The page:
Congresswoman Maxine Waters, Ranking Member of the House Financial Services Committee, today welcomed the testimony of Ben Bernanke, Chairman of the Federal Reserve Board of Governors. Mr. Bernanke appears before the Committee today as required by the Humphrey-Hawkins Full Employment and Balanced Growth Act of 1978. The complete text of Ranking Member Waters’ opening statement follows.
I am very pleased to welcome Chairman Bernanke before the Committee to receive his report on the conduct of monetary policy and the state of the economy as required twice a year by the Humphrey-Hawkins Act.
I commend Chairman Bernanke for his leadership and bold efforts in cooperation with the Federal Open Market Committee (FOMC) to foster the conditions that stimulate lending, economic activity, and private sector job creation.
While some have expressed concerns about the potential risks involved in the Fed’s aggressive quantitative easing (QE) programs, I believe our central bank’s actions have provided critical support for our nation’s economic recovery. In fact, the Fed’s intervention may be one of the few actions protecting that recovery from some of my colleagues’ ongoing pursuit of retractionary fiscal policies.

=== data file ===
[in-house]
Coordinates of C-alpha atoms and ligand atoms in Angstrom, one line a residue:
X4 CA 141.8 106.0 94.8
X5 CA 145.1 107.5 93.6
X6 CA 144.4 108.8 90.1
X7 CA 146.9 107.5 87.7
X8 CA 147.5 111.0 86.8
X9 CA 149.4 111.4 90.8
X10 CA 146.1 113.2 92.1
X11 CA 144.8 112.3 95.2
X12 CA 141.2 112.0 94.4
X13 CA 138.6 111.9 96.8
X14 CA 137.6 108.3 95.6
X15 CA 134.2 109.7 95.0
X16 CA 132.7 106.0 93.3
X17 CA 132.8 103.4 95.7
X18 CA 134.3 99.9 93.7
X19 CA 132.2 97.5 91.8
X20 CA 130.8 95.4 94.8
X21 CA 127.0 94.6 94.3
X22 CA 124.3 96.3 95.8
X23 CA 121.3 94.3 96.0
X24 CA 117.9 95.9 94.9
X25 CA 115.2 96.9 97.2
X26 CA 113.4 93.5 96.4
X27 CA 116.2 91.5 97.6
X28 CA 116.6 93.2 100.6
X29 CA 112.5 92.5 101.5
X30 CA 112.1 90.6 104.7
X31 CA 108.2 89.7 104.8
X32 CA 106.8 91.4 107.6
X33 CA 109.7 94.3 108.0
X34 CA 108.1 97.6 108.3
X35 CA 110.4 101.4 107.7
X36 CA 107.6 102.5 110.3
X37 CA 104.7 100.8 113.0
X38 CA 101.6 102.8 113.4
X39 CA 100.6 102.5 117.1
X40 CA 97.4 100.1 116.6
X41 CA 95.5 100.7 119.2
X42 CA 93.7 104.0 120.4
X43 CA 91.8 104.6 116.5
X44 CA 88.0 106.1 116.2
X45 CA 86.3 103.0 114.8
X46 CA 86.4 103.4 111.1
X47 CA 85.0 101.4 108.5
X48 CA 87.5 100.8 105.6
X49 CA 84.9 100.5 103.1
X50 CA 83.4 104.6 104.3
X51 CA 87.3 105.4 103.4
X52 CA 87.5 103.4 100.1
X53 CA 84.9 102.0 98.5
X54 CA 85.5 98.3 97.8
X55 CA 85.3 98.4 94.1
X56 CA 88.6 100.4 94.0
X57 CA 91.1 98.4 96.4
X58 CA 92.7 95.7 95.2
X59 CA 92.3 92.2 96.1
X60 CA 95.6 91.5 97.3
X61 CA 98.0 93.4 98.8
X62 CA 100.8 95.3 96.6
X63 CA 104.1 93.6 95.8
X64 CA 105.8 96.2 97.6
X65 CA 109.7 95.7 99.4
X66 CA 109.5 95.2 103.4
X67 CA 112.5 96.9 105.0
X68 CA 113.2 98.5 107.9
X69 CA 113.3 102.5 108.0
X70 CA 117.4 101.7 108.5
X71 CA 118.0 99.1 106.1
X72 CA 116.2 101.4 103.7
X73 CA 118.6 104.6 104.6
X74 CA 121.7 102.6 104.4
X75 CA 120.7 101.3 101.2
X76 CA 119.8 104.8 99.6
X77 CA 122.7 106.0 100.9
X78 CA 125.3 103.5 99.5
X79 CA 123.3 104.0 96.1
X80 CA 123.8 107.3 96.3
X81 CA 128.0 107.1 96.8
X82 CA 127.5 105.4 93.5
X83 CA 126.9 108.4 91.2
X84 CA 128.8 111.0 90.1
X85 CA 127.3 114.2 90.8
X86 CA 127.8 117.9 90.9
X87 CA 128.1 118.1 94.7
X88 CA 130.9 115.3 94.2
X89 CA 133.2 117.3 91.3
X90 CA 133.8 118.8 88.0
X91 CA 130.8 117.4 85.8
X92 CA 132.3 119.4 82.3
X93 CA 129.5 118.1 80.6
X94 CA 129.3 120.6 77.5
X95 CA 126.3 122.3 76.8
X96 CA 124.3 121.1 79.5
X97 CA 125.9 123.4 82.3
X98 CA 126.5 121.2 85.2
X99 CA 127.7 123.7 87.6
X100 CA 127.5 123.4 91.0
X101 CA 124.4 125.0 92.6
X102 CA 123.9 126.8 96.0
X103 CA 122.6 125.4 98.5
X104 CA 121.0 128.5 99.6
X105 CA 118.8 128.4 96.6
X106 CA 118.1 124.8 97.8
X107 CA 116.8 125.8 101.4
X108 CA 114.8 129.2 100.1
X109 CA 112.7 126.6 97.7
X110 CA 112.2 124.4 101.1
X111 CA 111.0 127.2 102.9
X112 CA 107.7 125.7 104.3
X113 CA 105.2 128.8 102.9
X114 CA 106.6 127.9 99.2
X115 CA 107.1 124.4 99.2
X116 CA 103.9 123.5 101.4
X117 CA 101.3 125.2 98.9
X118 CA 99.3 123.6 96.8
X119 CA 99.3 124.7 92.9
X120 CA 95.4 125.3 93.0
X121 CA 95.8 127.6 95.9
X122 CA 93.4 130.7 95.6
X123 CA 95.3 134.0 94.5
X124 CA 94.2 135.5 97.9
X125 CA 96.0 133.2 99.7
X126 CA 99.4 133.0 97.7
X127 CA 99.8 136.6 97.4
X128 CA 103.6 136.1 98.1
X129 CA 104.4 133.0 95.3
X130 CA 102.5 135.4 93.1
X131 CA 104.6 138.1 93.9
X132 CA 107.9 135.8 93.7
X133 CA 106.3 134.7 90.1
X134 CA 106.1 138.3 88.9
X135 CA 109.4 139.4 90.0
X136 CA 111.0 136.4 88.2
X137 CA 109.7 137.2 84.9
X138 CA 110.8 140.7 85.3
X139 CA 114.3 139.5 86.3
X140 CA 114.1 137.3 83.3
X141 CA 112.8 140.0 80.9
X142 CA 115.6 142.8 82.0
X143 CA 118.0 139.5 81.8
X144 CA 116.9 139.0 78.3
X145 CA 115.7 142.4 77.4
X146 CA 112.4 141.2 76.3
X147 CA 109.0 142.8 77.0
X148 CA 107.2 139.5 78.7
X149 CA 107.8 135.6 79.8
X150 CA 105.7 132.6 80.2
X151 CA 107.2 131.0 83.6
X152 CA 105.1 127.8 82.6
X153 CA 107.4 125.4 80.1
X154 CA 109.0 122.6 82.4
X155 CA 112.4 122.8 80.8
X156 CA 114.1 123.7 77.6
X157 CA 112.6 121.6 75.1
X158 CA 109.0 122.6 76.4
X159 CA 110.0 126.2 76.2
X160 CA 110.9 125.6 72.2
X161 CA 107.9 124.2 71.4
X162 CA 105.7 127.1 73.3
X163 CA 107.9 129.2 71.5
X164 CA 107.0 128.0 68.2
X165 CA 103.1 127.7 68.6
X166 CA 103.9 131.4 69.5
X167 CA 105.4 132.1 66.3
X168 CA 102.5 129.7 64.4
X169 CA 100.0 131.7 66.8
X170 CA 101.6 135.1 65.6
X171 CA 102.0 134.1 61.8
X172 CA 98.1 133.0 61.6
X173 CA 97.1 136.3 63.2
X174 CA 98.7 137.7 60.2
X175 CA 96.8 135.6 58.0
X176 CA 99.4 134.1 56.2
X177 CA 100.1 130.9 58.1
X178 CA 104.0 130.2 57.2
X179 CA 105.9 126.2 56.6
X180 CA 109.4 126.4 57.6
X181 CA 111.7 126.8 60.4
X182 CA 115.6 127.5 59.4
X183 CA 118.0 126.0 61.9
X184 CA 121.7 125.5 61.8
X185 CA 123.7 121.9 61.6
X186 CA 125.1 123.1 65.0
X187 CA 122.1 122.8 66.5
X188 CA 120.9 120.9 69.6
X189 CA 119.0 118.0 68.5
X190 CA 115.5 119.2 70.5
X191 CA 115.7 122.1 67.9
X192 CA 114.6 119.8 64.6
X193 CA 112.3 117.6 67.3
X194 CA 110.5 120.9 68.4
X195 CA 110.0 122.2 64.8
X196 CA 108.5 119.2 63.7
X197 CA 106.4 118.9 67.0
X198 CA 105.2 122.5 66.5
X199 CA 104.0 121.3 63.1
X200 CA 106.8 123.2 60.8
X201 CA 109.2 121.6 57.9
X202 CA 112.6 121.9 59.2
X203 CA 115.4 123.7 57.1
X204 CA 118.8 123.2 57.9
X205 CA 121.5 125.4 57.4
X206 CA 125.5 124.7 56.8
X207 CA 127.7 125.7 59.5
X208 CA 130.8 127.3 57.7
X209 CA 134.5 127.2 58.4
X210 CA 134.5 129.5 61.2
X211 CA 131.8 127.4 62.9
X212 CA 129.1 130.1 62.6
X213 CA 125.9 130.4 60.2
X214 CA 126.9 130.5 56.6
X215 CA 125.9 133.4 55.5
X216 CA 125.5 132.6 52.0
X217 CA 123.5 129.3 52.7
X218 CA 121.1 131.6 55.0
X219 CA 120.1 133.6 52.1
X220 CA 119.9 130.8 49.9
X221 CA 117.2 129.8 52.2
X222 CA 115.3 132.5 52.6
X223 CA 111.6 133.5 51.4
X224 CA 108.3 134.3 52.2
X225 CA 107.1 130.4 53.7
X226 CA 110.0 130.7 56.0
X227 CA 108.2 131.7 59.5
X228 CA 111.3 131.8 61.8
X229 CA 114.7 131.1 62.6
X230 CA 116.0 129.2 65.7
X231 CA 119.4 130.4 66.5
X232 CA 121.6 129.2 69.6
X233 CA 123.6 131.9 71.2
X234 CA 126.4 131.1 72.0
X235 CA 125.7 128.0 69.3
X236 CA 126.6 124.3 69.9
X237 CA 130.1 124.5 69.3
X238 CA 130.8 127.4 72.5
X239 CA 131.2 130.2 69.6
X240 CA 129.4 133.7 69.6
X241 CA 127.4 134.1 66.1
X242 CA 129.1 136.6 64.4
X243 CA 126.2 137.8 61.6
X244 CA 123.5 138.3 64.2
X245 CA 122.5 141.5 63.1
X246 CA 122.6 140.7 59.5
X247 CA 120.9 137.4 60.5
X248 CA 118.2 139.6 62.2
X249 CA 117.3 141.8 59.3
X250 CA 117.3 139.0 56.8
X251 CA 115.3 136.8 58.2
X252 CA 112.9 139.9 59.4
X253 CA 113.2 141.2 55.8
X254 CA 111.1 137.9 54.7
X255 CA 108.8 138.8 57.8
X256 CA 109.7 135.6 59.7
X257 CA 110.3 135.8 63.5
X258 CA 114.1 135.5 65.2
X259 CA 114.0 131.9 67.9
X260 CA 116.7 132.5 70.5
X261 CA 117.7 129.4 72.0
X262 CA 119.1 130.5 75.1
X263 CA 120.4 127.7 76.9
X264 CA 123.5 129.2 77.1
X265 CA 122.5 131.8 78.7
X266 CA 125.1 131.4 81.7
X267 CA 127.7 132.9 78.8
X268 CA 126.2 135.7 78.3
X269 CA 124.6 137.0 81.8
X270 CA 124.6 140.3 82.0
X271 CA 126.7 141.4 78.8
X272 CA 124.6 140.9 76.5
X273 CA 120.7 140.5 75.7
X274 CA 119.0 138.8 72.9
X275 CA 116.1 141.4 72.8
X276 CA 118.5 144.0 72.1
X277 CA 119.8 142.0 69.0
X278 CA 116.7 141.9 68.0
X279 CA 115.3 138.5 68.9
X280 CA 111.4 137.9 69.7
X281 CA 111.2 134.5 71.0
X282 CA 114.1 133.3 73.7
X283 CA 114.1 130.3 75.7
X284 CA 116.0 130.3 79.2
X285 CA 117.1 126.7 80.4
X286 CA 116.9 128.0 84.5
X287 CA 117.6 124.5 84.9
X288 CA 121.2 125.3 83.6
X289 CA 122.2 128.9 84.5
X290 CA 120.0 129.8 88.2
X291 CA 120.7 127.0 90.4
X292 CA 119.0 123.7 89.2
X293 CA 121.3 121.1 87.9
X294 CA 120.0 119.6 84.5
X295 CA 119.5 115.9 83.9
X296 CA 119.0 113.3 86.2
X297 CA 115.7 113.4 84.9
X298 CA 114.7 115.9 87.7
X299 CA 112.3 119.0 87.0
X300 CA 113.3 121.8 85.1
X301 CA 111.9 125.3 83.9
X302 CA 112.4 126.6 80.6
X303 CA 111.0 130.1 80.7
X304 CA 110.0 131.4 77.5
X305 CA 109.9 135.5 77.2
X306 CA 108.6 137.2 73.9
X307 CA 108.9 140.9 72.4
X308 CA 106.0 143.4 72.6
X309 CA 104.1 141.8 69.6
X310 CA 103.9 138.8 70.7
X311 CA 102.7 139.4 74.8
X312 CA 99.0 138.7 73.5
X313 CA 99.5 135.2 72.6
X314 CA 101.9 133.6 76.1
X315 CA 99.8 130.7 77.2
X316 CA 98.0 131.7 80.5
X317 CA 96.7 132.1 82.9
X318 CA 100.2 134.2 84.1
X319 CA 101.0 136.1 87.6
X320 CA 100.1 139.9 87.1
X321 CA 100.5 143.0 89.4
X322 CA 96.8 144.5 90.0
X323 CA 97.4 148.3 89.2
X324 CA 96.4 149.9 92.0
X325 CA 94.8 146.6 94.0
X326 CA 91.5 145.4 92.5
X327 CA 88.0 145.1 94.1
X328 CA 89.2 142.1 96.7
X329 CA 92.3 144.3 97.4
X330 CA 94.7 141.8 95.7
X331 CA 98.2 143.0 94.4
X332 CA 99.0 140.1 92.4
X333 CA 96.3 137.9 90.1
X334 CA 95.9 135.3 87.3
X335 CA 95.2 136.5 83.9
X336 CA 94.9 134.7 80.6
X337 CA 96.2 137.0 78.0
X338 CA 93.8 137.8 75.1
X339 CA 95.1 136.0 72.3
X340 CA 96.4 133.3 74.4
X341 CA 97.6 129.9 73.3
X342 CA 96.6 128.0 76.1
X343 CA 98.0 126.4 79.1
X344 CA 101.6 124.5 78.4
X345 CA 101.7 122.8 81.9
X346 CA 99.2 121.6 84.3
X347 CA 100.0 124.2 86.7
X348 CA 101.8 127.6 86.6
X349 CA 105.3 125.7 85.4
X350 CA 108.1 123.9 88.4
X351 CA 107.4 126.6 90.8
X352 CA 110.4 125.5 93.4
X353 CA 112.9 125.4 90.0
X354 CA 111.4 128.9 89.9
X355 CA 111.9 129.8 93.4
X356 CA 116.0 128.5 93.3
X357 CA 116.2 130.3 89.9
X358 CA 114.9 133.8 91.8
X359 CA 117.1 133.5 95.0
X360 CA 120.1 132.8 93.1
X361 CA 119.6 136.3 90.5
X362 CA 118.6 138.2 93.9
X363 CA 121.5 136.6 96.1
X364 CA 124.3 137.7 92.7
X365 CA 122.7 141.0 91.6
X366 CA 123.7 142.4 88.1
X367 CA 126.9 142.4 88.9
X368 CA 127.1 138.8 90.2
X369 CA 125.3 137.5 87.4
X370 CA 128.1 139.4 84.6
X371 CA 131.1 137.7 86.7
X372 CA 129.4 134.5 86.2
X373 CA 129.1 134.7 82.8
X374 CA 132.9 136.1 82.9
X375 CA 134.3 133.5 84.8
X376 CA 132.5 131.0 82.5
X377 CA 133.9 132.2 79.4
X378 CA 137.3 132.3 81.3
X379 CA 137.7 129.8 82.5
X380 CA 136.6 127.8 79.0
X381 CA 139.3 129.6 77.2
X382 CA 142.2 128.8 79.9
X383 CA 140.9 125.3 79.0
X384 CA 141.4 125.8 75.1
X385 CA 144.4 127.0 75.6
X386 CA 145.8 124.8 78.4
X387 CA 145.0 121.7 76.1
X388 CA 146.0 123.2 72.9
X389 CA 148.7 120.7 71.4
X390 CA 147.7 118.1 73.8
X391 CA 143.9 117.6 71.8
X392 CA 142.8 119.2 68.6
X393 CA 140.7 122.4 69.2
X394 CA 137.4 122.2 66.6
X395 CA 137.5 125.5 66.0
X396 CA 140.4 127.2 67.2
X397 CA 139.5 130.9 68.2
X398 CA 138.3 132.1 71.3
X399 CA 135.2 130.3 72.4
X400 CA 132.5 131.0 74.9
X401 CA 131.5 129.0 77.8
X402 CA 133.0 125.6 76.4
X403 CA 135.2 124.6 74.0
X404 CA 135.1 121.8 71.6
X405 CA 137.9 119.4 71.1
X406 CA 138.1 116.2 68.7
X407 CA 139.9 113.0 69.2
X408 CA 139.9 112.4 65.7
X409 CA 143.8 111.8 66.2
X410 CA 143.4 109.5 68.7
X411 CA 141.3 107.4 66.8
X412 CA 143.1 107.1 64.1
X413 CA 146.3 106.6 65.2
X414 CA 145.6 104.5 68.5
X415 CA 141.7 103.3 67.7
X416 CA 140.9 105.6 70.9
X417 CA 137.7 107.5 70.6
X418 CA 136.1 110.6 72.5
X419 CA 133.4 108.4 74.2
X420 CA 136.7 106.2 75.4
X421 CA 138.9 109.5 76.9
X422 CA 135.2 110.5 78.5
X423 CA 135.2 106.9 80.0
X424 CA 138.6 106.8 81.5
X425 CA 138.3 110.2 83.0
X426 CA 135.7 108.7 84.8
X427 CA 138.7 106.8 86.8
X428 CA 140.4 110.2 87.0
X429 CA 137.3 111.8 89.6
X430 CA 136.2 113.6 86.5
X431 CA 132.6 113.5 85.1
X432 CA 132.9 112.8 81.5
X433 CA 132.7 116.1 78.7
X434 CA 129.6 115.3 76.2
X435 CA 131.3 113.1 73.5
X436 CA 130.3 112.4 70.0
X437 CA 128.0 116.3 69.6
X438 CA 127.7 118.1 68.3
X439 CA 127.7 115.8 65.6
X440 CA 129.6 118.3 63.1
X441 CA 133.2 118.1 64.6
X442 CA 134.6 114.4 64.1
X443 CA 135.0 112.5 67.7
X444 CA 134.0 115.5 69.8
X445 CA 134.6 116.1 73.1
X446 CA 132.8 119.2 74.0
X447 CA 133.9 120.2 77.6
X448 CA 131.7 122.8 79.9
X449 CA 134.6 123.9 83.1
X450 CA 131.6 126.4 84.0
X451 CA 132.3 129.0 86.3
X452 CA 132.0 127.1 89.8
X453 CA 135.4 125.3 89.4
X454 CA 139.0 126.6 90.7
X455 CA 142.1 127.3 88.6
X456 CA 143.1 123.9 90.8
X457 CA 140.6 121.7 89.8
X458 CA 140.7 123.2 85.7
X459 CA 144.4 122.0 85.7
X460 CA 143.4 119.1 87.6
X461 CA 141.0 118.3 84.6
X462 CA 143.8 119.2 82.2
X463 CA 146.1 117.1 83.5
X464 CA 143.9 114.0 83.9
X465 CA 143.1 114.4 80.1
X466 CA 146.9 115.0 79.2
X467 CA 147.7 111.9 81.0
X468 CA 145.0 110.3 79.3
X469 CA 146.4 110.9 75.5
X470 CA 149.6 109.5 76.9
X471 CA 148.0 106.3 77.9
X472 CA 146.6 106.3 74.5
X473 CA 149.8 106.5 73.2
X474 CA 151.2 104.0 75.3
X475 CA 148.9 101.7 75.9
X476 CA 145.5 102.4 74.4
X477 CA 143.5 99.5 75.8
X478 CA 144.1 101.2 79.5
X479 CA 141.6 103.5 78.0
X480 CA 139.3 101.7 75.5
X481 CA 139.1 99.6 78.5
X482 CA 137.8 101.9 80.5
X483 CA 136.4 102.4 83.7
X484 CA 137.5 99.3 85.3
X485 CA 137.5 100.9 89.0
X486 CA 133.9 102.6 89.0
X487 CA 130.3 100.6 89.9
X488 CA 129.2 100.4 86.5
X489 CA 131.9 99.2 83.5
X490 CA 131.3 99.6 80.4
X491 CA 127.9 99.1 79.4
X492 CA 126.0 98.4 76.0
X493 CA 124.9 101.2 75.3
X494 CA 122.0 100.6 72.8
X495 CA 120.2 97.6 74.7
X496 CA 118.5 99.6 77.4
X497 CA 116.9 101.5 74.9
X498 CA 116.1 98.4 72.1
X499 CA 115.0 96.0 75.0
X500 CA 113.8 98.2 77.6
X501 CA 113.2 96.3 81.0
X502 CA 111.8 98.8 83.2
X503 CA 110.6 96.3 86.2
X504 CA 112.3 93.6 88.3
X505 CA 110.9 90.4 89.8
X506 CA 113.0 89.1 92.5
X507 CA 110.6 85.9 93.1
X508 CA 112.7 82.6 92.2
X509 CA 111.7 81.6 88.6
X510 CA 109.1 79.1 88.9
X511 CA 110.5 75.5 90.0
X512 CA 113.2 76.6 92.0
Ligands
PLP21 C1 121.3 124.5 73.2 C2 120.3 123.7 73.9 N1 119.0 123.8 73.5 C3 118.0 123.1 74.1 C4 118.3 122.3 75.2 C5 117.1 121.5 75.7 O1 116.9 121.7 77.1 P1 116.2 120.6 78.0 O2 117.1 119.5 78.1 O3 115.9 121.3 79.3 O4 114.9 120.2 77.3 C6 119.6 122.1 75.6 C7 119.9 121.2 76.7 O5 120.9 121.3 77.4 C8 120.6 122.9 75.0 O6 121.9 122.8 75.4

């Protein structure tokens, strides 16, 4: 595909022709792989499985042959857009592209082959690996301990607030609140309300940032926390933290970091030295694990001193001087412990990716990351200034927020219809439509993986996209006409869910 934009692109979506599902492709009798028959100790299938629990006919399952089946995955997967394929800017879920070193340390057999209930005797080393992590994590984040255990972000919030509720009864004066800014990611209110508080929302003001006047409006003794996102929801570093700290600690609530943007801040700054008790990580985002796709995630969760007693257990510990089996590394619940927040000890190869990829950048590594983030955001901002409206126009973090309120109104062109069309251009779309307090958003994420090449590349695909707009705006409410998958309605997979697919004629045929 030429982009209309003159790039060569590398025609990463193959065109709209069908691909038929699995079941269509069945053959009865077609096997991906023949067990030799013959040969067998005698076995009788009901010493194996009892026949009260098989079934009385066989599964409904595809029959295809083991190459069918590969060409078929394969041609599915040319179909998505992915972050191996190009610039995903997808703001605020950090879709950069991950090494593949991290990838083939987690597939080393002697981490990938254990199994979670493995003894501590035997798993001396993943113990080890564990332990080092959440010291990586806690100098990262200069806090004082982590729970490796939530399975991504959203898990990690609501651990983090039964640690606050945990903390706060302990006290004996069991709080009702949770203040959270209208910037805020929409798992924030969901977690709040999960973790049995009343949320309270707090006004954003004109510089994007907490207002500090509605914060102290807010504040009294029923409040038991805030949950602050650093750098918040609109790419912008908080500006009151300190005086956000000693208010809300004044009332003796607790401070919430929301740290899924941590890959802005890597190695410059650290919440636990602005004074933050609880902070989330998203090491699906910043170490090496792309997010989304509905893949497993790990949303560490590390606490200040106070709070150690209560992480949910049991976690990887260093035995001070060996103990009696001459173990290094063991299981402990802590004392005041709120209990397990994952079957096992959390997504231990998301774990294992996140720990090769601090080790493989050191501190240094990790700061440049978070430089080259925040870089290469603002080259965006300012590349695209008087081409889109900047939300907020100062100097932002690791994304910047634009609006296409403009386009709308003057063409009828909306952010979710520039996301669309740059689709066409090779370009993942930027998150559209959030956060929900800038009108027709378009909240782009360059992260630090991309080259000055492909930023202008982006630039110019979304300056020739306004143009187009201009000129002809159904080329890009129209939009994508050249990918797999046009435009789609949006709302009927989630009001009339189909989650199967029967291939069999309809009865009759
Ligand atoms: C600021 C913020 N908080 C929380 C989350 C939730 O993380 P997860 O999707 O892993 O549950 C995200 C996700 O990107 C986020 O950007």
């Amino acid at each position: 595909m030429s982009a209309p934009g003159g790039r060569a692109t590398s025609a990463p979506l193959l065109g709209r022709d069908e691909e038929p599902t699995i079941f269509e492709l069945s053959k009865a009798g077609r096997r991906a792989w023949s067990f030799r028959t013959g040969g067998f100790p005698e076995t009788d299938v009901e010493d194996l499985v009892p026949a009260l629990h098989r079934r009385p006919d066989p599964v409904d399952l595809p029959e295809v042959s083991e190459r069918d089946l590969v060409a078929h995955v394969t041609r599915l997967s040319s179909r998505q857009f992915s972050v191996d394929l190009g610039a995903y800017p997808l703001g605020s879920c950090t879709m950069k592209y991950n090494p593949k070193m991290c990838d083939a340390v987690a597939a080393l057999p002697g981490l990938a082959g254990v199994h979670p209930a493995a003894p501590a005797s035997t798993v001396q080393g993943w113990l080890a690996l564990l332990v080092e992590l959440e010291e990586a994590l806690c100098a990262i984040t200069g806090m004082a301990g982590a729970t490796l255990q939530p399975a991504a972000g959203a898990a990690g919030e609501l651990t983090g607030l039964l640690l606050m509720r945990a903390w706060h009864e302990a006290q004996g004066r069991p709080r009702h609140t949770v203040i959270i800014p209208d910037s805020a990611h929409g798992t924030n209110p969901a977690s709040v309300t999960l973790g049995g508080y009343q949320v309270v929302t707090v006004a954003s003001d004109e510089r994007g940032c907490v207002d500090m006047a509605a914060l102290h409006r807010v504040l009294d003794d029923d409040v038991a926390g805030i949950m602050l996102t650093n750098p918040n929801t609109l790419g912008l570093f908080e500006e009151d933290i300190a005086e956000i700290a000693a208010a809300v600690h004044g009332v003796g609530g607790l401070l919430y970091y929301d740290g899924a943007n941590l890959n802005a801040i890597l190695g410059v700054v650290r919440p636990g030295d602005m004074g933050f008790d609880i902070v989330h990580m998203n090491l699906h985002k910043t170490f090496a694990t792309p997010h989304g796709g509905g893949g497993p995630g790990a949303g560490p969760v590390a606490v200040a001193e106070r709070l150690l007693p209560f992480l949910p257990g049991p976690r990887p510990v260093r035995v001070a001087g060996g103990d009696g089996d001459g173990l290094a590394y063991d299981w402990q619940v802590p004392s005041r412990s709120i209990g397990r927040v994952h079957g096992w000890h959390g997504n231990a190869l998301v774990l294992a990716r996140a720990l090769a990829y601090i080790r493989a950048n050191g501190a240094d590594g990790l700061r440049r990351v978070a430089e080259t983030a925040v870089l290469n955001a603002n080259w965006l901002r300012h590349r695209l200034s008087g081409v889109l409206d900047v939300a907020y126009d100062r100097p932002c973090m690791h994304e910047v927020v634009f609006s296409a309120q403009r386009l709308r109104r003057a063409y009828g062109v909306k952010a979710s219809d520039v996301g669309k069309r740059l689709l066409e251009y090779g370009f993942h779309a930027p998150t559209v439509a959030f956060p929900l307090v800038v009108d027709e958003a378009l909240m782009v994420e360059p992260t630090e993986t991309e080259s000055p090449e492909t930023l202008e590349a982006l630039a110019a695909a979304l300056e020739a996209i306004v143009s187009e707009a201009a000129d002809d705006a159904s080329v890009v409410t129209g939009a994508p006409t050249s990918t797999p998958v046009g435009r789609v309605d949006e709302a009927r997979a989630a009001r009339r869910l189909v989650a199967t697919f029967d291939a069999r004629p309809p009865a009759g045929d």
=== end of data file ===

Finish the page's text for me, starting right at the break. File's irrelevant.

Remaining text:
As we sit here today, yet another manufactured fiscal crisis looms due to sequestration’s automatic spending cuts that are scheduled to take effect in just two days. And despite those who wish to downplay the impact of sequestration, the costs are real. The CBO estimates that 750,000 jobs are at stake in 2013; the Bipartisan Policy Center projects the loss of at least a million jobs over the next two years; and a recent George Mason University study put the number at 2.14 million jobs – over 950,000 of which would be attributable to losses by small businesses.
It is my hope that both Republicans and Democrats can come together to construct a more balanced approach to addressing the deficit while protecting our nation’s ongoing recovery from the worst financial crisis since the Great Depression.
With that in mind, I wanted to use this opportunity to note a GAO report released last month that outlined the enormous costs of the financial crisis to the U.S. economy. The GAO found that the financial crisis’ impact on economic output could be as much as $13 trillion and, in addition, the amount of home equity wealth lost by U.S. homeowners reached $9.1 trillion.
And this is precisely why I believe it is imperative that we fully implement the regulatory reforms within the Wall Street Reform Act in order to ensure that we never again experience a crisis like the one that occurred in 2008.
I look forward to the Chairman’s insight on all these matters, and in particular his perspective on how the automatic spending cuts scheduled to take effect this week will impact our nation’s recovery and economic growth.